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Icelandic Times – Issue 16

The nights are long; the lights are bright and the snow is thick. Excited children gaze at Christmas lights and sing carols whilst mothers prepare for the biggest festival of the year. The smell of freshly-baked bread wafts down the street as the bakers bring out their special Christmas cakes and cookies. On the mountains, skiers of all ages thrill to the challenge of the slopes whilst whales jump alongside sightseeing boats as cameras click on board. All the signs of winter are here.

icelandic times issue 16Since the Crash of 2008 which devastated many lives, there has been a strong resurgence of innovation, especially in the area of design. In one shop alone, 200 designers are displaying compared to only 30 just six years ago. The field of design is revealing both great talent and innovating use of a wide range of materials. In this issue we look at designers in all parts of the country.

The number of visitors to Iceland in winter is growing rapidly, as more people realise that it’s as if they are seeing a new country.

Winter activities, from skiing to snowmobiling to cycling, from health spas to hiking to horse riding, from whale watching to glacier jeep tours to Northern Light coach tours provide visitors with a holiday packed with inspiration, energetic exercise and both spiritual relaxation and stress relief.

Iceland’s winters are mild compared to much of Europe and North America making it more enjoyable—a pleasant break from home.

This winter brings the climax to the Northern Light cycle. Many tour operators offer special tours to see this fantastic phenomenon. There’s not going to be a better time for years to come.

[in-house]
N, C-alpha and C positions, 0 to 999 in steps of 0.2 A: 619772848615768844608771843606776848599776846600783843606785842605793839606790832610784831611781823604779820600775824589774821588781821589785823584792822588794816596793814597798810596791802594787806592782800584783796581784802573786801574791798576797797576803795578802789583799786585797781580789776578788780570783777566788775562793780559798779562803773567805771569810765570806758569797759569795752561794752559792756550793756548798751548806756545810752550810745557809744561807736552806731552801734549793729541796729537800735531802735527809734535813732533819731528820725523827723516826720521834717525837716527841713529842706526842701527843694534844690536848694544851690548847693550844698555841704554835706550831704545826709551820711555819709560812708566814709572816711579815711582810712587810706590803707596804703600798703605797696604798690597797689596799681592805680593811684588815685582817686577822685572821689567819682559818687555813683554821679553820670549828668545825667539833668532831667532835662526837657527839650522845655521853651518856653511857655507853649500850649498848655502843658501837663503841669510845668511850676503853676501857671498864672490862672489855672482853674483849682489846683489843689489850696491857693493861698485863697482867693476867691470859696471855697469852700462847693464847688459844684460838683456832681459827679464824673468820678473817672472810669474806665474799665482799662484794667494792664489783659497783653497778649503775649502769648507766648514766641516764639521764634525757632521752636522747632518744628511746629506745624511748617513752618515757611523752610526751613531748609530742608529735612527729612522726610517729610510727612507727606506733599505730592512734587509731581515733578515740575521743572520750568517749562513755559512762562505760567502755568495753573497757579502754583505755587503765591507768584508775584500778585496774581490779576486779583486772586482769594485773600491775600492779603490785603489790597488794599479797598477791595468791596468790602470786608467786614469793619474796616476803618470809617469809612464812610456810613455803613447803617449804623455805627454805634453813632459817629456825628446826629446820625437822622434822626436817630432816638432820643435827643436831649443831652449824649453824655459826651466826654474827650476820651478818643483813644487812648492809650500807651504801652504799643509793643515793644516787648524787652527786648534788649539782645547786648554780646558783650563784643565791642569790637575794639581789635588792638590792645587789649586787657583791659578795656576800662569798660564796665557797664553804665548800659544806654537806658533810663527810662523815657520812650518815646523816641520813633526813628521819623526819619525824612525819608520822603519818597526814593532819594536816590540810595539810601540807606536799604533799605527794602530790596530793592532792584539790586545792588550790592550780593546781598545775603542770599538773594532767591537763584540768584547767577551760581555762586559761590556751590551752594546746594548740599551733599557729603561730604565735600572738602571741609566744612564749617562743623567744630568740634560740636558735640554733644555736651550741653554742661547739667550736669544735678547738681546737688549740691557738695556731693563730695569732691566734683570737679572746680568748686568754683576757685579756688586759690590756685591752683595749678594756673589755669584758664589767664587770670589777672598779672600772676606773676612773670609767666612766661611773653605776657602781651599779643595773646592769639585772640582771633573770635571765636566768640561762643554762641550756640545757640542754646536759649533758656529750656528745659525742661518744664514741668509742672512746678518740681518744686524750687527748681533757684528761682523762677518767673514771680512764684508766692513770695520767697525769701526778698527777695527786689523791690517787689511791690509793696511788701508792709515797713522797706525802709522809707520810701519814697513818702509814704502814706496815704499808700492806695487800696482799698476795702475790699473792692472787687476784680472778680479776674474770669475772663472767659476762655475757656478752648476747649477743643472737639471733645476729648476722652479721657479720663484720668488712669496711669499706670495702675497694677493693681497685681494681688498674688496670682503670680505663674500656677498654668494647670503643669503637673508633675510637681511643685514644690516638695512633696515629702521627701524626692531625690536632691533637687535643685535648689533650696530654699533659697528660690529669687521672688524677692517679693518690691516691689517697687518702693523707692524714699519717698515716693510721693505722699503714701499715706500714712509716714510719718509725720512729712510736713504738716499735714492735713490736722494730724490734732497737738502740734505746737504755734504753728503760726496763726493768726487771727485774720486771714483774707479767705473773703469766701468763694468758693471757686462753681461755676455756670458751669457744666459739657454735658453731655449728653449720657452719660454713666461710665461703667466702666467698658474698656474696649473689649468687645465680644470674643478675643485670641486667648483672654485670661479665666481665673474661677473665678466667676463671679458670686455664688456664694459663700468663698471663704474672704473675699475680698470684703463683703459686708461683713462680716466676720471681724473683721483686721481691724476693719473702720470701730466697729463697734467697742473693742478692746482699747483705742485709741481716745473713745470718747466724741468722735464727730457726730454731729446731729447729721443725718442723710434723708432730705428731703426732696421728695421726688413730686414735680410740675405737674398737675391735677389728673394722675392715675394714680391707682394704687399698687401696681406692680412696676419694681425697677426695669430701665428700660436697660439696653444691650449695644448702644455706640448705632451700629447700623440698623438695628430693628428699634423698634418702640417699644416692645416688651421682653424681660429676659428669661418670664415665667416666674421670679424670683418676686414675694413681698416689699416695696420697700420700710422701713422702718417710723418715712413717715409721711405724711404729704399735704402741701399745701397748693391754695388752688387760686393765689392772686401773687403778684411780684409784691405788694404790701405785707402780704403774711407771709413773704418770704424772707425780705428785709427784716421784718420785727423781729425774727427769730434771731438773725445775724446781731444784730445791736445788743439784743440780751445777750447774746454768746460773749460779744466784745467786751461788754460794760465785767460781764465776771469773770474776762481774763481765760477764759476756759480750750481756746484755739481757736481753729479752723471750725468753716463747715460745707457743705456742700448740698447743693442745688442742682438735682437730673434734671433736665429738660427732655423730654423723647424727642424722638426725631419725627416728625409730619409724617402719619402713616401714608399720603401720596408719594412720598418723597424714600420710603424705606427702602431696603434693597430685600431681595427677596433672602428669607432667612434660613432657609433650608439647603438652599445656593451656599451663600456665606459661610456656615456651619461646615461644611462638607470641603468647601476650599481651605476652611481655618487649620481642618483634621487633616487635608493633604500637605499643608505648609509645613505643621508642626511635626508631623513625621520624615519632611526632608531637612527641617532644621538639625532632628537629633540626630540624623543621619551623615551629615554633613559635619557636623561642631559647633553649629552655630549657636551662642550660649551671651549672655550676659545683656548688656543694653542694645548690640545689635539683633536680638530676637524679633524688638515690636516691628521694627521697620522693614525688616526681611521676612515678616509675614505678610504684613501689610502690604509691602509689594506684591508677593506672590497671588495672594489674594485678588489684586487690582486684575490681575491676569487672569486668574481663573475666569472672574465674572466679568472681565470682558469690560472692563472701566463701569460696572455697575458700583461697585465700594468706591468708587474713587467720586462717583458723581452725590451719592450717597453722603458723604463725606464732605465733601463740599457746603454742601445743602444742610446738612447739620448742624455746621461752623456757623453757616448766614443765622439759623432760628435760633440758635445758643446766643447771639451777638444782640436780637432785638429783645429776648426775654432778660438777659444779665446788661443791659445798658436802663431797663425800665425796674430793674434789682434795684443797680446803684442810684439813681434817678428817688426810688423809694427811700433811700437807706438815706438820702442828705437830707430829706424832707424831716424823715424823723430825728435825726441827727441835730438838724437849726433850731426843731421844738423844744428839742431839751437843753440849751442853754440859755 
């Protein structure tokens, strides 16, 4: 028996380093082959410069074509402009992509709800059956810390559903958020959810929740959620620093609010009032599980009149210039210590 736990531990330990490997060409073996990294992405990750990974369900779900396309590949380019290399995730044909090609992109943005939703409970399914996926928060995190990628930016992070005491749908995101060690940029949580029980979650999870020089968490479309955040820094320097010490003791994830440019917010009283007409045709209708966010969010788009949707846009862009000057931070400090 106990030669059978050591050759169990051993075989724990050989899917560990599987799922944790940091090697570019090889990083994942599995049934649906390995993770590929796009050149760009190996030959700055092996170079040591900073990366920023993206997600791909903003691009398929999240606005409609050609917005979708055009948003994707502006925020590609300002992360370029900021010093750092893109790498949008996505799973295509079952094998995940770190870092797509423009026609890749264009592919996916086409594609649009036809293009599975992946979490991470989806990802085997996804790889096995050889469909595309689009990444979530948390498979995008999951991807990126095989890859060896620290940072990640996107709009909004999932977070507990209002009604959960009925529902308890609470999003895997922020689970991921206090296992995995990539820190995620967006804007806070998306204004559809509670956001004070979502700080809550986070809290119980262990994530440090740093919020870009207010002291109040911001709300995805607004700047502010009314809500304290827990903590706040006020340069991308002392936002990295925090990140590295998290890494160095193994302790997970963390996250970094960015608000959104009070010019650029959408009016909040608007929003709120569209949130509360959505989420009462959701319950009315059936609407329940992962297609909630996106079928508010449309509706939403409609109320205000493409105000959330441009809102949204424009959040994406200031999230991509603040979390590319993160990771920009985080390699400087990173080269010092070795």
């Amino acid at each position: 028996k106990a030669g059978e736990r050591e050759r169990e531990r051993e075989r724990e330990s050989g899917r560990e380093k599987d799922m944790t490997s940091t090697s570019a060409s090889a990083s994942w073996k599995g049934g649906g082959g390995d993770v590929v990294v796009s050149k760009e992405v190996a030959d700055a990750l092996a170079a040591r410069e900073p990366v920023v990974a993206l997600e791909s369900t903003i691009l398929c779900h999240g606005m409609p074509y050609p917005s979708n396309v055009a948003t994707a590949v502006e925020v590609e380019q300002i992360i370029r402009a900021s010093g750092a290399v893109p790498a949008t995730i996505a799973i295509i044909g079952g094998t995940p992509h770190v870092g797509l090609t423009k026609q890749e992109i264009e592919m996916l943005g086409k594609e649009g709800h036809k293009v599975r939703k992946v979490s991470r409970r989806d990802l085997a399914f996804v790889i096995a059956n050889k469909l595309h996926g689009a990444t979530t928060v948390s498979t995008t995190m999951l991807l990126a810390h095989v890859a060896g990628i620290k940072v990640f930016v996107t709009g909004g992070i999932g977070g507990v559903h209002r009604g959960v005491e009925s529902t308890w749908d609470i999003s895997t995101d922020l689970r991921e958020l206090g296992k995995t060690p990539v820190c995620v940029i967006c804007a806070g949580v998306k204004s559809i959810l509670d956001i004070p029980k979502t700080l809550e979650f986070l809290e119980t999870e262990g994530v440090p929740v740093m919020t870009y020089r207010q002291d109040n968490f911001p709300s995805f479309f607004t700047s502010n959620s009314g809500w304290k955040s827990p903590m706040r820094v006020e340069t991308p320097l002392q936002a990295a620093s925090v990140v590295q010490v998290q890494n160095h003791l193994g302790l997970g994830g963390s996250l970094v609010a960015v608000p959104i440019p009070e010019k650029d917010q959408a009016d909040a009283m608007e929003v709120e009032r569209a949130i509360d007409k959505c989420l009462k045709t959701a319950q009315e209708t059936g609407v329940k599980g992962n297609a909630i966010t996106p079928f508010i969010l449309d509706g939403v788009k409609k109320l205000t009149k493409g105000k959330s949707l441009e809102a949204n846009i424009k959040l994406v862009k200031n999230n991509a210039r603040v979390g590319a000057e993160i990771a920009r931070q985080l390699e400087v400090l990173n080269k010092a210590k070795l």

Christmas and New Year are celebrated with all the energy and gusto of a nation a hundred times its size.

Karlinn Reykjanessvanir icelandic timesChristmas trees adorn squares, illuminating the surrounding area with their lights. The Advent period holds a tradition unlike any other nation. Iceland’s own Yule lads come, one after another, on a daily basis. You can see them at the National Museum of Iceland and learn what each does. These are not your genial Father Christmases but the progeny of two ill-tempered trolls who failed to instil any discipline in their children.

Then there is their Christmas cat—bearing no likeness whatsoever to Rudolf the red-nosed reindeer in either character or demeanour.

Christmas is celebrated across the country in homes and churches with a lot of joy and happiness, as is fitting for the Saviour’s birth.

New Year’s eve is the biggest party of the year, which many come to enjoy from across the world, with massive fireworks displays.

Welcome to winter in Iceland and, on behalf of all the staff of Land & saga, may I wish you a very Happy Christmas and both a prosperous and inspiring New Year.

—Andrew Scott Fortune

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Icelandic Times – Issue 16valahnukur reykjanesi icelandic times